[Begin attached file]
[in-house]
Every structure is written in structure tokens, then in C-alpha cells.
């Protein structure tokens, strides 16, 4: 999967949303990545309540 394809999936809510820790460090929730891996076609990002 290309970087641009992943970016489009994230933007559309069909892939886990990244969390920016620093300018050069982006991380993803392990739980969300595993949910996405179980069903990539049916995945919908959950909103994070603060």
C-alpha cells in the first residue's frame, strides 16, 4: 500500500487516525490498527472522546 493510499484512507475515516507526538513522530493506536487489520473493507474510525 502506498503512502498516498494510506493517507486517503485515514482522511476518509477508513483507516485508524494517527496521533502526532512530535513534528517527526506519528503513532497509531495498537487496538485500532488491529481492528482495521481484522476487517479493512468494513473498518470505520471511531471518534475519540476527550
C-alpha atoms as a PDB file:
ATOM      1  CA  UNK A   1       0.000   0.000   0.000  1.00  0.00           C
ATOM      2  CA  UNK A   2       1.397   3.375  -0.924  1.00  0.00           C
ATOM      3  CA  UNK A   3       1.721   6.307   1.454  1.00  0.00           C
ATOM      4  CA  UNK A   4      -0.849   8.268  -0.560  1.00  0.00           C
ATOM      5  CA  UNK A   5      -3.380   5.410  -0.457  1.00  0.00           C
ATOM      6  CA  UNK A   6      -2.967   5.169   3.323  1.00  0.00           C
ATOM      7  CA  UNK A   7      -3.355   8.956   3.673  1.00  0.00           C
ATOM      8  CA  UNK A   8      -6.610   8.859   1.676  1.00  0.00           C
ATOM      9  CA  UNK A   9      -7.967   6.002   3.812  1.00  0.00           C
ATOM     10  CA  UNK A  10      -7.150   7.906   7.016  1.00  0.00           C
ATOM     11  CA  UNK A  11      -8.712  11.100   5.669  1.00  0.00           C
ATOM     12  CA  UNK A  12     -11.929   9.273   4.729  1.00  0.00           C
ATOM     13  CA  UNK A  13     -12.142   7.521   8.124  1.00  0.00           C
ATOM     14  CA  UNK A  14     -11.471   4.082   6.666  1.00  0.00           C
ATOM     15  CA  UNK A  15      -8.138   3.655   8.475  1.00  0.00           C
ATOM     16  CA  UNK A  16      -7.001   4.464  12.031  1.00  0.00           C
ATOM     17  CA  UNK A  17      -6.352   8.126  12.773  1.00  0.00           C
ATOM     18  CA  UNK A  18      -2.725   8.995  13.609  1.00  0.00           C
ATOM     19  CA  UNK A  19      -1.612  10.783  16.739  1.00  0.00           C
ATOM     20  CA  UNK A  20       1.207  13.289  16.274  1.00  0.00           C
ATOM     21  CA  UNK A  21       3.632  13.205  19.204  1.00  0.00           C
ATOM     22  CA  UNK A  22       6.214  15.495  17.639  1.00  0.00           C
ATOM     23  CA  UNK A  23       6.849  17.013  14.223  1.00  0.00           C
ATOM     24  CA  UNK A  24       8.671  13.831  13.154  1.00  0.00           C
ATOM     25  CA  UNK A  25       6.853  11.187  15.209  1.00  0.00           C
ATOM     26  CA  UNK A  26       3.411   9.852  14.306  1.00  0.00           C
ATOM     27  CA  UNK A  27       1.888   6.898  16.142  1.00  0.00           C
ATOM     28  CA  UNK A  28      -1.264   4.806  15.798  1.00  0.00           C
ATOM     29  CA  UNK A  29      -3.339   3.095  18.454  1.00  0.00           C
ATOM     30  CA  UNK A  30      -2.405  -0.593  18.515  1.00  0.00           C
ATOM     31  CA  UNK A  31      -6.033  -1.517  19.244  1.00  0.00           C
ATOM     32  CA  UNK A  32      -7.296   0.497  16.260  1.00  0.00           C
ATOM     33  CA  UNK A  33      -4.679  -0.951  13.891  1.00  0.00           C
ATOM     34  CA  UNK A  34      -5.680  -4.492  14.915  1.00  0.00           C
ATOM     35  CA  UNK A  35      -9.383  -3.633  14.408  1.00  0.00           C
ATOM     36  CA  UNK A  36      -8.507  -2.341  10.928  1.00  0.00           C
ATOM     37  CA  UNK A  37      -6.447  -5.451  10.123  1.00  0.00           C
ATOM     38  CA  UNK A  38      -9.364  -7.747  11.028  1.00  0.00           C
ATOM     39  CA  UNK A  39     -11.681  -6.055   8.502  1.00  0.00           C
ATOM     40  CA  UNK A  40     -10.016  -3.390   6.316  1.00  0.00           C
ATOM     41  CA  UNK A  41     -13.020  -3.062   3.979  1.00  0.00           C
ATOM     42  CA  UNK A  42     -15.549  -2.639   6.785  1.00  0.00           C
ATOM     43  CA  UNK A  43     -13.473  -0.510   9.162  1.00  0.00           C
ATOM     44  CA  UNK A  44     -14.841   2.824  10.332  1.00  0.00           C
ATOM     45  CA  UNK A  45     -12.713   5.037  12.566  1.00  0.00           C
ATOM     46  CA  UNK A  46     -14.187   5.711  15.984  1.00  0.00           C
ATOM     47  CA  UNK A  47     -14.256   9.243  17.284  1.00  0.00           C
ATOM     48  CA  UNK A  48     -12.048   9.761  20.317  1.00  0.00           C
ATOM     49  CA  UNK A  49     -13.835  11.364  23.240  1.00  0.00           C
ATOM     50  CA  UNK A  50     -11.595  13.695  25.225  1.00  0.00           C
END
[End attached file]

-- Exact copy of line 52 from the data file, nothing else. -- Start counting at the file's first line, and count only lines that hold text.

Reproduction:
ATOM     47  CA  UNK A  47     -14.256   9.243  17.284  1.00  0.00           C